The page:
Clothing swaps are awesome for a variety of reasons. Number one: Cleaning out your closet is a good way to de-clutter and get rid of things you don’t wear anymore. Number two: If you’re itching for some new clothes, but don’t have the funds available for a trip to the mall or your favorite online shops, this is the perfect way to pick up a cute new wardrobe! Number three: Chances are you have a friend whose style you totally love. Now you can grab some inspiration straight from the source! Wins all around. Finally, who doesn’t love a great excuse to have a party?!
First things first: Ask your parentals if they are cool with your home being turned into a shopping-spree type atmosphere for an afternoon. If they give you the green light, HOORAY! Let’s get started.
Step One: Clean out your closet.
I have pretty simple rules when it comes to analyzing my wardrobe and getting rid of stuff I don’t want anymore. If I haven’t worn something in YEARS, and it isn’t very special, like a rare vintage piece or a phenomenal evening dress, it goes. If there’s a bad memory attached to something, I’ll throw it out. If you’ve read or heard of The Life-Changing Magic of Tidying Up: The Japanese Art of Decluttering and Organizing by Marie Kondo, she uses a similar idea for her decluttering process and suggests people to get rid of things that don’t “spark joy.” Put all of your unwanted items in two piles—one pile for the swap party, and the other for items that you think should go straight to donation.
Step Two: Invite friends of all body types.
When inviting friends to swap with, you’ll want to make sure all sizes are represented so nobody is left out and everyone can find something to bring home. As for the invitations, you can easily create a Facebook event, or use Evite or Paperless Post. If you’re feeling creative, draw or Photoshop a flyer and send it to your pals via Instagram DM or text!
Remind guests to bring clothing that is clean and in good condition. Offer the sorting tips above! Let them know that the goods are not solely limited to clothing. Shoes and accessories should also be brought over to the party: The great thing about those is they can fit everybody regardless of clothing size! And, in case some of your friends don’t have expendable stuff to trade, let people know that it’s okay if they can’t bring clothes and are welcome to contribute whatever they can, whether that’s a snack, a craft, or just their awesome company, and should still feel free to leave with a thing or two if there’s enough to go around.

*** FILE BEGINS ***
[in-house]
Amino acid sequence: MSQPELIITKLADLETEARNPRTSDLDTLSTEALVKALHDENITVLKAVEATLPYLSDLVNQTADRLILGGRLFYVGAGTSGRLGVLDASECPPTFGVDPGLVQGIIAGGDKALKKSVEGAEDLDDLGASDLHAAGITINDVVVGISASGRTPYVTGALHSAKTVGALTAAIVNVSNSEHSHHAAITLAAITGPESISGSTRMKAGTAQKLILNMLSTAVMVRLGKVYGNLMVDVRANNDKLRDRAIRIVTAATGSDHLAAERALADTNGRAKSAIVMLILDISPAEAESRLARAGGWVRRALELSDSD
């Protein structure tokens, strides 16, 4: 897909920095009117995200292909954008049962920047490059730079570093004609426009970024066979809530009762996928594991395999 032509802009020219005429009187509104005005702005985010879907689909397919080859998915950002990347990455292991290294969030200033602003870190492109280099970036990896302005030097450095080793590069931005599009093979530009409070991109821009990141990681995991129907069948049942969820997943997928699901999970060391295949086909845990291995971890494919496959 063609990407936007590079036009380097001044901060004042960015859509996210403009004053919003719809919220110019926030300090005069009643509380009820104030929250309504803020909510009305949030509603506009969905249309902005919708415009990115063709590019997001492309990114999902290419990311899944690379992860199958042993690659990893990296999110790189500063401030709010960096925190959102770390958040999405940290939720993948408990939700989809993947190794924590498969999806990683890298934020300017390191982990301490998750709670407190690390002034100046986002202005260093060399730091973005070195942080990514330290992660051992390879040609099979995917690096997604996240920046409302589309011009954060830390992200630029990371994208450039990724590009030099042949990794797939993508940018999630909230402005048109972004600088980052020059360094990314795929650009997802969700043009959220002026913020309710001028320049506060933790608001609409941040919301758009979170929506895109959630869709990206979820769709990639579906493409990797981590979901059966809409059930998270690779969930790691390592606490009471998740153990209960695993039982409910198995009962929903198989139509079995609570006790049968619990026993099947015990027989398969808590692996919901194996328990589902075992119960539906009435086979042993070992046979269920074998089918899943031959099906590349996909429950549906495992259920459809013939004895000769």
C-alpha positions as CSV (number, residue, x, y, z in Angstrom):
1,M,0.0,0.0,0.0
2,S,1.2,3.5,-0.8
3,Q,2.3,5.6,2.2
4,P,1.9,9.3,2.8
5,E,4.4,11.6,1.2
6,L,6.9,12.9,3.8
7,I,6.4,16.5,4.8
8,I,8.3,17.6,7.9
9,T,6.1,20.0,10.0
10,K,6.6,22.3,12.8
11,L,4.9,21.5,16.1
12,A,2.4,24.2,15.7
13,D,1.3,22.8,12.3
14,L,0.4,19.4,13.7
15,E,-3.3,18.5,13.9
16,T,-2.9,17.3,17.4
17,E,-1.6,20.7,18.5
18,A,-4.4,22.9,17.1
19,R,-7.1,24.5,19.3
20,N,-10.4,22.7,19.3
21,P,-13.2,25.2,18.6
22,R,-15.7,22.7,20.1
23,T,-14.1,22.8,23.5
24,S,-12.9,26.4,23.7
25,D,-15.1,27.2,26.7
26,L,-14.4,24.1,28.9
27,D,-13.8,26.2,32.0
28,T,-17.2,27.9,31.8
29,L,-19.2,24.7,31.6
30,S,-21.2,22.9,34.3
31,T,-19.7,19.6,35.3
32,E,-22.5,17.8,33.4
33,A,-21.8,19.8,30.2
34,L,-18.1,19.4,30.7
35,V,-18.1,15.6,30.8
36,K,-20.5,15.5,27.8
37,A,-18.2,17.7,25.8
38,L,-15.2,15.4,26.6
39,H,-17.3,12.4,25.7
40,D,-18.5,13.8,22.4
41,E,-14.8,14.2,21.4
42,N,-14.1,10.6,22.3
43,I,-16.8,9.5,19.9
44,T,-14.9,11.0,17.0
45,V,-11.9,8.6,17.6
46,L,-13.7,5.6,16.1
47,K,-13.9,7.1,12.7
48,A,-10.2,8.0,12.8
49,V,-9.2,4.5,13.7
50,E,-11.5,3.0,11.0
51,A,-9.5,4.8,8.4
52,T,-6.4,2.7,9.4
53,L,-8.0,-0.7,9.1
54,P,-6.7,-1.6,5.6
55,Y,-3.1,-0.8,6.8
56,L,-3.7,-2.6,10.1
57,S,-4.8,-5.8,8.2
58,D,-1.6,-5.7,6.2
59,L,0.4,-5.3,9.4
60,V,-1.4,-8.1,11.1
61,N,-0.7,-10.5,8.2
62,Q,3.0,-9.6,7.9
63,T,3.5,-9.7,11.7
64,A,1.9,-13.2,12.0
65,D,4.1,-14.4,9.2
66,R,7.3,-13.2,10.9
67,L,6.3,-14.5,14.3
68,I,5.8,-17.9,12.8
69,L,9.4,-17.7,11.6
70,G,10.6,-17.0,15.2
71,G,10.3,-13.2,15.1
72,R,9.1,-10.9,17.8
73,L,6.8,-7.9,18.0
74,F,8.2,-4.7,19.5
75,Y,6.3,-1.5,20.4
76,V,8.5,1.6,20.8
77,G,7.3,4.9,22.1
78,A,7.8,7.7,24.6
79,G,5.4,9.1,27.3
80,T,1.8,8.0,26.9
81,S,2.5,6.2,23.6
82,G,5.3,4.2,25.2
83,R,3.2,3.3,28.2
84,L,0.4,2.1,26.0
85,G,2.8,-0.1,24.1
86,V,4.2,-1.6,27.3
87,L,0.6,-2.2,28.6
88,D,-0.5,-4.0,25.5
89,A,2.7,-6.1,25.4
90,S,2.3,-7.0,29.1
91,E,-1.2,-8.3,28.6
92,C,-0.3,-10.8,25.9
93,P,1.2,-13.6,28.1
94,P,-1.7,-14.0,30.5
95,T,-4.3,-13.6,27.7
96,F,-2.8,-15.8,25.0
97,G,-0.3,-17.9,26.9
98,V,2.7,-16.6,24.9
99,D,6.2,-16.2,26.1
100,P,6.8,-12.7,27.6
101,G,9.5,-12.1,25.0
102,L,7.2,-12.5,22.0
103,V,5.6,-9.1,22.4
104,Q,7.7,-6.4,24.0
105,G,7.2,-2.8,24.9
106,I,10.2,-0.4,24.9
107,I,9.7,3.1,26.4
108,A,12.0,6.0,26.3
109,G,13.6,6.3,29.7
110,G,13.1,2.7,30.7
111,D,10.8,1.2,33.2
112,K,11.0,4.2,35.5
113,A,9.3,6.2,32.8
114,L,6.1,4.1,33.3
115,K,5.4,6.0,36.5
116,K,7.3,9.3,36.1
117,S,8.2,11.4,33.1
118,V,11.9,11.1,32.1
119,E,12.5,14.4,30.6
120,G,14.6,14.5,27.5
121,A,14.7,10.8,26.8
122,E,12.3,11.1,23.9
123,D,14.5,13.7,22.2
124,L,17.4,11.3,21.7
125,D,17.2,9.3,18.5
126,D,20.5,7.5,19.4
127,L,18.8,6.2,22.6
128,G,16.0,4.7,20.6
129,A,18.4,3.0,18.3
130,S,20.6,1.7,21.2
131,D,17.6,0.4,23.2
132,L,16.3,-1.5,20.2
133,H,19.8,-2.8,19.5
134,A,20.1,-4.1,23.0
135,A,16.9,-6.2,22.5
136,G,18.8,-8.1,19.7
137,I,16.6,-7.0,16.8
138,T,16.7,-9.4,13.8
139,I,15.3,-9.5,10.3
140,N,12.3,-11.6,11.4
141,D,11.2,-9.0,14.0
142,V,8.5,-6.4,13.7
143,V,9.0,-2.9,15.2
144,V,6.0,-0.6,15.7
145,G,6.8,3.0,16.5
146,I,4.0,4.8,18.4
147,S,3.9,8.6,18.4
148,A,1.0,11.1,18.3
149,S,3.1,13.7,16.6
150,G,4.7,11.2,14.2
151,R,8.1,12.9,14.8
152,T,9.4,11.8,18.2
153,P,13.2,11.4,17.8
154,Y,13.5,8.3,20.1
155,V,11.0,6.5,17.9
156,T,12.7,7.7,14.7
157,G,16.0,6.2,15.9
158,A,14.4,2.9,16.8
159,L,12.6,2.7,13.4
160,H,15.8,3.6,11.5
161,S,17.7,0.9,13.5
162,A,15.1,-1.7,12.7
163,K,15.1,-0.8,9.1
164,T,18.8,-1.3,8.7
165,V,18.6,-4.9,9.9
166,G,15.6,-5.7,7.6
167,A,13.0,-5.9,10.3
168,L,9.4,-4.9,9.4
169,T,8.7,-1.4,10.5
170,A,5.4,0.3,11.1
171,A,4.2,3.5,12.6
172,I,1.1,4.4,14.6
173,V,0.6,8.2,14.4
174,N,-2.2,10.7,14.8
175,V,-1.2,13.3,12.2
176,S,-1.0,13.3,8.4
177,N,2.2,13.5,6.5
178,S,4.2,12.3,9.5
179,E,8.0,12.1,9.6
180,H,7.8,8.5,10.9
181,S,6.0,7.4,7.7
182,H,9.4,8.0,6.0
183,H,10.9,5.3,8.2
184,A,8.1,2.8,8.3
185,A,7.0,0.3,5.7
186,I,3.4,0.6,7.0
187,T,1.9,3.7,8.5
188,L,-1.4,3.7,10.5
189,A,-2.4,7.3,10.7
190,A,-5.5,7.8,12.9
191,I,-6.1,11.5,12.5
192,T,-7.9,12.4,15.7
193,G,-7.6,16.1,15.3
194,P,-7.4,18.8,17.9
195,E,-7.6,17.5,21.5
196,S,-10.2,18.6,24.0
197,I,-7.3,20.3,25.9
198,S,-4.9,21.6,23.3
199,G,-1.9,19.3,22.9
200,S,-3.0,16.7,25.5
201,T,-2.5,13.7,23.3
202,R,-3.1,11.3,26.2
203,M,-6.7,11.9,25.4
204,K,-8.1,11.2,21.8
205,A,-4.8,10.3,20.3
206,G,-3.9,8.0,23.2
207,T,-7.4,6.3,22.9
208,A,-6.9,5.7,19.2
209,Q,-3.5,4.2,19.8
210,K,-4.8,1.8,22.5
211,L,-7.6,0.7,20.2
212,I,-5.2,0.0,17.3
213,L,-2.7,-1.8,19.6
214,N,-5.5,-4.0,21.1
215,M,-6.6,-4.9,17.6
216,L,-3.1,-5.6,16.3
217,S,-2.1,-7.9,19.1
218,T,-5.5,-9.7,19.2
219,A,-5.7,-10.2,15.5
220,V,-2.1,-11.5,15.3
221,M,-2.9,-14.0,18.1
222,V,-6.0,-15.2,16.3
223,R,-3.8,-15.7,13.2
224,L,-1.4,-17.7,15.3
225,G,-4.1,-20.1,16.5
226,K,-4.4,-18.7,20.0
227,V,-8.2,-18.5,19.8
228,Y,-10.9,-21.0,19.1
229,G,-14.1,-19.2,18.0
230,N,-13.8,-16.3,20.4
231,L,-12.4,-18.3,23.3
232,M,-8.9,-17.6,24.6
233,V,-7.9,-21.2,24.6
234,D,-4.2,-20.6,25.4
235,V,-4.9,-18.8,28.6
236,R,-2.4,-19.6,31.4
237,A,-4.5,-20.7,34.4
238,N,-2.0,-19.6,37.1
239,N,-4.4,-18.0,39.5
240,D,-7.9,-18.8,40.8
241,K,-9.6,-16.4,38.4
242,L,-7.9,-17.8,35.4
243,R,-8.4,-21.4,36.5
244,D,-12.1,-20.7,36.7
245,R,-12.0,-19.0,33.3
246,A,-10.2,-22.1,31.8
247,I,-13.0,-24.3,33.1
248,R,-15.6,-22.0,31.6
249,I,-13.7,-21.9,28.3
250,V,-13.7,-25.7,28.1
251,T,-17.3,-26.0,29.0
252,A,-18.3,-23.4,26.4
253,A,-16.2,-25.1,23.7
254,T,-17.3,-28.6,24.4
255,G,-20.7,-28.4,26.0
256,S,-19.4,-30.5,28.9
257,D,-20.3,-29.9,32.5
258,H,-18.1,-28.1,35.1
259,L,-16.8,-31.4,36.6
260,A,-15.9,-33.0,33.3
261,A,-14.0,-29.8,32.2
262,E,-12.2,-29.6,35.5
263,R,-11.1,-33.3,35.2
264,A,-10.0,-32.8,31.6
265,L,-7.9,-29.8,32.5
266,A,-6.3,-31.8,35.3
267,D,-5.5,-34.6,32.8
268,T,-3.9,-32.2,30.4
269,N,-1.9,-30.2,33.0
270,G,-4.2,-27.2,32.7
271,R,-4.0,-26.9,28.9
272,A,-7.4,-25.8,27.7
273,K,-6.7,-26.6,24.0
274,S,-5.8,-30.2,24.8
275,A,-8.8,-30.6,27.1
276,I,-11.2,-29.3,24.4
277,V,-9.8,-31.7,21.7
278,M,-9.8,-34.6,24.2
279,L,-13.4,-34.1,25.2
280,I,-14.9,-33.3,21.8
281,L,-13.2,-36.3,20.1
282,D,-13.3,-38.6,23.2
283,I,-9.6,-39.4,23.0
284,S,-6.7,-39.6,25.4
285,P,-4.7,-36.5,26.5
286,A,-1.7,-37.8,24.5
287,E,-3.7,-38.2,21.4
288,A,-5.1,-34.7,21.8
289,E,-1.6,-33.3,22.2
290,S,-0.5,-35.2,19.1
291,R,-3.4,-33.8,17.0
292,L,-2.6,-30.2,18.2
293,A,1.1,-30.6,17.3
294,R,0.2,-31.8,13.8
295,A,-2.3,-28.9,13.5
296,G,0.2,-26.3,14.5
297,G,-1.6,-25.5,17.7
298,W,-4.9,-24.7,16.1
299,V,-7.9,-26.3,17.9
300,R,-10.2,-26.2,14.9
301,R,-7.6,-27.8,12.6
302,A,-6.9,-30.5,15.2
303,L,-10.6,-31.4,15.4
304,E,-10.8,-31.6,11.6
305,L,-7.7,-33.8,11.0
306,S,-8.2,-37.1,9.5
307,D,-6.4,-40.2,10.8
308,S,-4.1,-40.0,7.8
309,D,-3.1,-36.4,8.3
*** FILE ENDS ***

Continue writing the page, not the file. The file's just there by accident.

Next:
Step Three: Get some grub!
Make it a potluck! Have your guests RSVP with what they want to bring, whether it’s snacks, dips, sweets, beverages, side dishes or…wait for it, wait for it…PIZZA!!! A sign-up sheet on Google Docs is great way to organize this and make sure everything is covered.
Step Four: Set up your swap area.
For organizational purposes, it would be best to have designated areas for each type of item, like dresses on one couch and shoes and accessories in a specific room. You will also want to make sure there is space for people to try on clothes, including full-length mirrors. Set aside clear spots, maybe with name tags, for people to put the clothing that has already been taken. You can also give each person a box or a grocery bag so they have a place to put their finds. It would suck for someone to pick up a cool top off of a couch only to find out that it already belongs to someone else. It would suck even more for the person to come back and find that their treasure’s been yoinked!
Step Five: Set the scene, too!
You don’t have to go too crazy with decorations, but printing and hanging up pics of fashion icons, like Cher from Clueless and Auntie Mame, is a fun idea. You can also DIY cute decor, like this tassel garland or a paper chandelier!
And: You gotta have tunes! Make a Spotify mix of upbeat, fun music—’80s pop works always works out well. If there’s a TV/DVD player in one of the rooms you’re using, pop in shopping-themed movies, like Clueless, Troop Beverly Hills, or Pretty Woman to really get everyone marinating in the mood.
Step Six: Keep it civilized.
My system is not to have a system, meaning everyone gets to go through stuff at the same time and use the honor system about taking more than others have. But even among a loving, respectful squad like yours, it can get pretty crazy when everyone starts going through piles of cute clothing that’s up for the taking! If two people start fighting over the same garment, the best thing to do rock, paper, scissors or flip a coin. Notify everyone of that rule (or any others) before the swapping commences. Remember, this is all in good fun! Nobody needs to get angry over a tank top.
Step Seven: Give the leftovers to good causes.
All the clothes that go unclaimed should be donated after the party. Research women’s shelters or LGBTQ donation centers in the area. I really like donating to Out of the Closet, which supports the AIDS Healthcare Foundation. Many communities also have charity thrift stores and clothing drop-off boxes that you can put to solid use!
Wasn’t that fun? Oh wait…is that your overcrowded bookcase over there? WELL THEN. It’s time to start planning a book swap party next! Wanna trade??? ♦